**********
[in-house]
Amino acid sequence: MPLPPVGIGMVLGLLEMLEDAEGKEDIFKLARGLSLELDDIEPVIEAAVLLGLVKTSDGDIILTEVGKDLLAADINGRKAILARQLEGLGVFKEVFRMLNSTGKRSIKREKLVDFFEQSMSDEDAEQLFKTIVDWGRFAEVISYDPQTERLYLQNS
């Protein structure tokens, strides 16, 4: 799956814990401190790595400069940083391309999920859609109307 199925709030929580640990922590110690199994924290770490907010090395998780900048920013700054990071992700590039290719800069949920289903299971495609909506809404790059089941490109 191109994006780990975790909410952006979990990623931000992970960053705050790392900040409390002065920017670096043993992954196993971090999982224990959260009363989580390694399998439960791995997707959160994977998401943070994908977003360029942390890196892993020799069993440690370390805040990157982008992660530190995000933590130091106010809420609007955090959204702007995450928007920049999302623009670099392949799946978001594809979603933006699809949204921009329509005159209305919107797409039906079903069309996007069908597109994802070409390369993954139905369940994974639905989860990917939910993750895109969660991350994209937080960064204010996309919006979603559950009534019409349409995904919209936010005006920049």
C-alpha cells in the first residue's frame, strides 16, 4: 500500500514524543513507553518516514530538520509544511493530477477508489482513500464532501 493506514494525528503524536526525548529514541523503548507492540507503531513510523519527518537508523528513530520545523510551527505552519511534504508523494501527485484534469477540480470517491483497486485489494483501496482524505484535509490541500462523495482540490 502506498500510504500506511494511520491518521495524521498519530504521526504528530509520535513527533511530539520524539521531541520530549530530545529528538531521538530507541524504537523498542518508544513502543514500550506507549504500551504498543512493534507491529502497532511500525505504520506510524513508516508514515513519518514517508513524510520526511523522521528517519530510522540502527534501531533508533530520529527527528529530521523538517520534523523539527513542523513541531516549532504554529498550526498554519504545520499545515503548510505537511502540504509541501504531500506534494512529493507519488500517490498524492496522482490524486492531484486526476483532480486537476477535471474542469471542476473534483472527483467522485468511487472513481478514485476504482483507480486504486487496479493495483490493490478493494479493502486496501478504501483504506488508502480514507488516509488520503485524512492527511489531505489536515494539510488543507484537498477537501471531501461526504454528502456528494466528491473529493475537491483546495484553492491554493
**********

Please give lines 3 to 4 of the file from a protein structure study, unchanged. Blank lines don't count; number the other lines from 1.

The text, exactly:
């Protein structure tokens, strides 16, 4: 799956814990401190790595400069940083391309999920859609109307 199925709030929580640990922590110690199994924290770490907010090395998780900048920013700054990071992700590039290719800069949920289903299971495609909506809404790059089941490109 191109994006780990975790909410952006979990990623931000992970960053705050790392900040409390002065920017670096043993992954196993971090999982224990959260009363989580390694399998439960791995997707959160994977998401943070994908977003360029942390890196892993020799069993440690370390805040990157982008992660530190995000933590130091106010809420609007955090959204702007995450928007920049999302623009670099392949799946978001594809979603933006699809949204921009329509005159209305919107797409039906079903069309996007069908597109994802070409390369993954139905369940994974639905989860990917939910993750895109969660991350994209937080960064204010996309919006979603559950009534019409349409995904919209936010005006920049």
C-alpha cells in the first residue's frame, strides 16, 4: 500500500514524543513507553518516514530538520509544511493530477477508489482513500464532501 493506514494525528503524536526525548529514541523503548507492540507503531513510523519527518537508523528513530520545523510551527505552519511534504508523494501527485484534469477540480470517491483497486485489494483501496482524505484535509490541500462523495482540490 502506498500510504500506511494511520491518521495524521498519530504521526504528530509520535513527533511530539520524539521531541520530549530530545529528538531521538530507541524504537523498542518508544513502543514500550506507549504500551504498543512493534507491529502497532511500525505504520506510524513508516508514515513519518514517508513524510520526511523522521528517519530510522540502527534501531533508533530520529527527528529530521523538517520534523523539527513542523513541531516549532504554529498550526498554519504545520499545515503548510505537511502540504509541501504531500506534494512529493507519488500517490498524492496522482490524486492531484486526476483532480486537476477535471474542469471542476473534483472527483467522485468511487472513481478514485476504482483507480486504486487496479493495483490493490478493494479493502486496501478504501483504506488508502480514507488516509488520503485524512492527511489531505489536515494539510488543507484537498477537501471531501461526504454528502456528494466528491473529493475537491483546495484553492491554493